I’m not going to get confused if a classical composer includes rock influences and vice versa. And I won’t get confused if a classical composer sets out to include pop influences but then in the end is actually just making pop music. Philip Glass said it himself. Not that this is everything to music or is it a judgement on its value or if it will be any good, but I don’t think you can escape what you are physically doing by combining styles on the surface. If there’s no substantial change, let’s hear it for what it is. No you’re not blurring the popular/classical genres. And calling something post-genre ignores the fact that music is not only about surface. And by the way it’s not necessarily the classical music world that needs to be chastised so much, if anything it’s the popular music world, mostly grown and marketed by the West, that needs to be chastised. In this world, there’s ‘Music’ (that’s pop, rock, etc), the stuff we listen to, right? (all of which can be described with the word ‘song’), and there’s Classical Music (insert descriptors…) (also all of which can be all called ‘song’ whether it’s symphony or a song). All non-Western musics (wait, who said pop is western?) are lumped under the term ‘World’, ignoring other cultures’ classical music etc and their popular music. Basically it’s not American, so it’s World, get it? No, I don’t get it. It’s not ‘American’ folk music, though. What’s ‘American’ folk music? White people folk music? Look anyway, I don’t think I explained myself very well, but for me as soon as someone uses the term ‘post-genre’ they sound very Western-centric to me. Because the whole genre obsession comes from 20th century western popular music in my opinion. Marketing. In this view’Classical’ music is all lumped in one ‘genre’ (because it’s such a minority – it’s not worth delving into distinctions, or just out of ignorance, or out of actually questioning the validity of some of its music especially certain contemporary classical music) and ignores the hundreds of years of different explorations and then all the different music that’s been made in the last 100 years. I know this post-genre view has been adopted as thinking that sounds more open-minded and tolerant, but it actually sounds closed minded and Western-centric to my ears and obsesses over surface instead of substance.

and so I circle back again to the question of whether cultural appropriation is even really possible if genres don't exist.  If genres don't exist then no one should be troubled by even the possibility of cultural appropriation because if genres don't exist what is there to appropriate in musical terms?  Does Group X have primary authority over 12/8 that Group Y can never hope to share in? Does timbre A so delineate itself from timbre B that anything done with it is distinct from timbre B?  That seems improbable.  While ostensibly striving to move "beyond" genre it may be we have a group of scholars and musicians and music producers and distributors who are more obsessed with genre than earlier generations because the music industry, as some say, has been in a crisis for almost a generation as the internet has disrupted 20th century era paradigms of monetization.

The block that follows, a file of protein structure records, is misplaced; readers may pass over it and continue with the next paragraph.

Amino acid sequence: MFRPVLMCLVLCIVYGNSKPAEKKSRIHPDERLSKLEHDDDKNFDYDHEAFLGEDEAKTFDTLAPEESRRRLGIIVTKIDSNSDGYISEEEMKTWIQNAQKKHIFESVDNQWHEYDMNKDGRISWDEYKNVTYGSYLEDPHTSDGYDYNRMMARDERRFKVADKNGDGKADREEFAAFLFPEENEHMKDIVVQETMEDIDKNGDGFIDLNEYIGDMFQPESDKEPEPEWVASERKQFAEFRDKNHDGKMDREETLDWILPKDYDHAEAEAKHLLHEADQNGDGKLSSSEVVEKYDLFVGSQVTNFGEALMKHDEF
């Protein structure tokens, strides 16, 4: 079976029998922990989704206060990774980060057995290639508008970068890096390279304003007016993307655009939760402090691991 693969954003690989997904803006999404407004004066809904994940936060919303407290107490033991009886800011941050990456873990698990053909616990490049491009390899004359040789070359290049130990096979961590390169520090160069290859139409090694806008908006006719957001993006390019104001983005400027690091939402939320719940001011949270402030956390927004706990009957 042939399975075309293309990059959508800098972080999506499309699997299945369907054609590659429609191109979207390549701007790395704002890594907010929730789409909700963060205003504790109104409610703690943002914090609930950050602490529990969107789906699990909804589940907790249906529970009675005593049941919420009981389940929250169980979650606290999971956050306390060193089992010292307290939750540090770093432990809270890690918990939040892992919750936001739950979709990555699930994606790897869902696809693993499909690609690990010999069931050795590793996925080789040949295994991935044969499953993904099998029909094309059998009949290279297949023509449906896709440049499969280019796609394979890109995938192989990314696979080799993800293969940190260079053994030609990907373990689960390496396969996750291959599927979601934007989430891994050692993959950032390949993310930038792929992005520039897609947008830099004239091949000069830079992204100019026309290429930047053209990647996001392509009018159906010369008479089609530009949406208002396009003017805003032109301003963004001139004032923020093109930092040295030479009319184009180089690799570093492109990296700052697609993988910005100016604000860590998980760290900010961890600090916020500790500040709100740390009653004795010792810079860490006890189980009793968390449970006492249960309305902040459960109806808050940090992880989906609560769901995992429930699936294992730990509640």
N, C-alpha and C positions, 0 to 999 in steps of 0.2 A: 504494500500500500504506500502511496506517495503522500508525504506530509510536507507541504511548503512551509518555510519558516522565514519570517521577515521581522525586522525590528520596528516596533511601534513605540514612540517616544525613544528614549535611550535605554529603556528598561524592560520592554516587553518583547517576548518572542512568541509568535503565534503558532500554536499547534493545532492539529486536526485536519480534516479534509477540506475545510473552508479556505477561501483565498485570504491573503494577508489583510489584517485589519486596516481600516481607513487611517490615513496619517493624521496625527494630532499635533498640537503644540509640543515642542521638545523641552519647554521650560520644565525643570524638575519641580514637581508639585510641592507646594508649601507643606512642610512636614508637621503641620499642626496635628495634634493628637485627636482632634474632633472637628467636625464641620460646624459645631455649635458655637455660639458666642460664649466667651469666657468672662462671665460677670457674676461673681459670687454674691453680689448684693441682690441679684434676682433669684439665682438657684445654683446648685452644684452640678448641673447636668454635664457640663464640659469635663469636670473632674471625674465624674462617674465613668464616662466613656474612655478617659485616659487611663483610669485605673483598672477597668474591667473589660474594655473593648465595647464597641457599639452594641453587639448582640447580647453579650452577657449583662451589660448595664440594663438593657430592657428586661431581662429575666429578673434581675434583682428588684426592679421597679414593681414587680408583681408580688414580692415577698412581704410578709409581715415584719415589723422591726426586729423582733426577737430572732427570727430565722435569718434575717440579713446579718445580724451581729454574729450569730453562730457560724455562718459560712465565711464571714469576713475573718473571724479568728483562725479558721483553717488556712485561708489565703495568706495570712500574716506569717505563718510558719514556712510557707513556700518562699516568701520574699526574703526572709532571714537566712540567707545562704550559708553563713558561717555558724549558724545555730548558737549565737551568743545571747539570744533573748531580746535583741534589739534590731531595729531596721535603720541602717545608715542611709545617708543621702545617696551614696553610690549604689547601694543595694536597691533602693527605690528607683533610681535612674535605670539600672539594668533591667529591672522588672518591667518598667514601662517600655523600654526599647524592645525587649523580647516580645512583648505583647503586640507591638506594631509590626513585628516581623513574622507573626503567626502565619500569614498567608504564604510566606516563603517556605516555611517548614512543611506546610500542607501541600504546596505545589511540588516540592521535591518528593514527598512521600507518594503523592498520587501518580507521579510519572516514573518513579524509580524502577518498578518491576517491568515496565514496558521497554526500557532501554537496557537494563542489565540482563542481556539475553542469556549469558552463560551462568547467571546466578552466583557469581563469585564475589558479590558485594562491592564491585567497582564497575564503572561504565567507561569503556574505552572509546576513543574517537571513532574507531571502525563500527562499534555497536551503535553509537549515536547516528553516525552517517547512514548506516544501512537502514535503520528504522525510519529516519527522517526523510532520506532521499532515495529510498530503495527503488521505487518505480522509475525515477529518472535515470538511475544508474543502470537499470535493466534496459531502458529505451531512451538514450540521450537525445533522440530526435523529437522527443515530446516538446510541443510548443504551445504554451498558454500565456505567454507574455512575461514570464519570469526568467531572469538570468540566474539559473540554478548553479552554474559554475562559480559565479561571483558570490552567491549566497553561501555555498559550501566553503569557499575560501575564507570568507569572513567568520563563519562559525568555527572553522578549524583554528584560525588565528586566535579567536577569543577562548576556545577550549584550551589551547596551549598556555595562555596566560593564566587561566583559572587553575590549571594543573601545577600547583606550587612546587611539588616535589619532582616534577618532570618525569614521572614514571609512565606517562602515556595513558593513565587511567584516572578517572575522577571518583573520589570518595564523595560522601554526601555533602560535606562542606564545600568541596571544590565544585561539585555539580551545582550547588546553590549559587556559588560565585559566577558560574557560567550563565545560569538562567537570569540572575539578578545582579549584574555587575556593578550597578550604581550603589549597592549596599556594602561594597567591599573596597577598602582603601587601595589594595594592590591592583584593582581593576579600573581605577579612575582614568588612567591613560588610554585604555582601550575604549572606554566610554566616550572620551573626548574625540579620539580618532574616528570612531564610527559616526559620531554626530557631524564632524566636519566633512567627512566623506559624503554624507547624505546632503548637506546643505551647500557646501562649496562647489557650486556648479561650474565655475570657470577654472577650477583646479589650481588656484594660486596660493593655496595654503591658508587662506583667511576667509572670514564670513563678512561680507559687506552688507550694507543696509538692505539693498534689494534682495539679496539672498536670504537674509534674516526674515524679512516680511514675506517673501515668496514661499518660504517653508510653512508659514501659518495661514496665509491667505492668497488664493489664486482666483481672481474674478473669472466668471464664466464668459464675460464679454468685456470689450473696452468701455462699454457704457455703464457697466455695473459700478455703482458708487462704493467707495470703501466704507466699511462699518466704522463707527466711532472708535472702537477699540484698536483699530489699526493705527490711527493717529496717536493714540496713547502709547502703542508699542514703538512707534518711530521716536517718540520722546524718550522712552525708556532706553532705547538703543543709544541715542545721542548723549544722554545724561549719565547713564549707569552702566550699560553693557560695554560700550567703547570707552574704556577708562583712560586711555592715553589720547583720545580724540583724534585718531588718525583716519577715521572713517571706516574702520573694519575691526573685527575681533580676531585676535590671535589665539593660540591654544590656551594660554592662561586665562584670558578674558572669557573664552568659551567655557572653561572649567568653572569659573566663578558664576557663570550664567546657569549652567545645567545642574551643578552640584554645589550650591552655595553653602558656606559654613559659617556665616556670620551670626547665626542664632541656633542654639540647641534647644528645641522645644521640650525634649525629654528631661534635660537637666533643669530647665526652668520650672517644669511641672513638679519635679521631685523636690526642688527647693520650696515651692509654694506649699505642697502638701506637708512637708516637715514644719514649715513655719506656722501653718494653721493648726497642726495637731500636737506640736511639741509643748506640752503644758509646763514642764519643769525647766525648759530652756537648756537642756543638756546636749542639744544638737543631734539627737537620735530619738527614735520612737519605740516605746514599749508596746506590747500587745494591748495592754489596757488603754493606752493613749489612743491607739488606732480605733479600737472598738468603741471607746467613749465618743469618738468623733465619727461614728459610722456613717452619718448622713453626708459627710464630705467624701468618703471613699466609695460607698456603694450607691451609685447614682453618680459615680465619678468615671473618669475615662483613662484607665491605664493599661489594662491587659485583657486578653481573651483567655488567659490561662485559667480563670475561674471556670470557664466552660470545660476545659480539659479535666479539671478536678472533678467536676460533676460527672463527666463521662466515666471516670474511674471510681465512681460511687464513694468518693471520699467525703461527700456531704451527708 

Since I'm slogging through Adorno books lately, it's in the chapter aptly titled "Classes and Strata" on page 57 of Introduction to the Sociology of Music (ISBN 0-8164-9266-2) that Adorno declares that
grand bourgeoisie was not apt to produce great musicians, although Mendelssohn was a banker's son
and with that exception noted Richard Strauss was supposedly the only composer born into wealth.  The rest, whether a Bach or a Mozart or a Beethoven or a Brahms were those either from the petty bourgeois or from some guild of musicians by family legacy. Not quite bourgeois but in the line of serving those in that status or a higher status, that's where the composers in the canon tended to come from.

Which, if the least bit true, introduces a potentially weird paradox or irony about contemporary academic musicians trying to shake free of a Western canon that is populated by men who were in socio-economic terms in a state of "precarity" for finances or who might, depending on how expensive the liberal arts program is today, from a notably lower socio-economic class strata than those who might wish to be liberated from the stifling weight of the canon to which these dead guys contributed.  The music came to represent a level of agency and individual autonomy and liberty that was not necessarily actually known by the canon-registered musicians whose music can now seem to be stifling for those all too aware of in the midst of their studies or teaching. 

If the legends of the great artist-musicians of the 19th century era have it that they all came from the petty bourgeois then if the Romantic taxonomy of greatness somehow still applies then no one who can afford to et a master's degree, let alone a doctorate, in the fine or liberal arts seems on a steady path to whatever in the past passed for artistic greatness.  Yet it would seem that attempting to formulate a basis for an aristocratic foundation for a revitalized art seems even less appealing.  If advanced degrees are increasingly the purview of upper middle class and upper class people then if the reigning canon has been the assemblage of works made by men (and mainly men) of lower middle class descent then who can contribute to that?  Unless, of course, all of that mythology is bunk ... but what we tend to call "folk" music is the often anonymous legacy of people who could be considered working class or servant class, while the legacy of more aristocratic or well-heeled arts is problematic because, well, those were all the white guys who were into and benefited from the legacy of colonialism, right? 

Who says we aren't still living in a world full of colonialism?  The shift may be from over military force to "soft power" and information control and other less direct methods than preferred in what is more officially thought of as the age of colonialism or imperialism but it hardly means these things went away.  The top twenty percent can still have access to things the rest of us don't have access to and yet, by dint of the one percent, can see themselves as having more in common with "the ninety-nine" percent than the upper one percent even if in social and economic terms the polarity is, if anything, reversed.

Which is another way of suggesting that the people who may be most anxious to be post-genre may want to be post-genre because that's easier than being post-bourgeois, whether the mobility away from that status is a trajectory that goes up or down.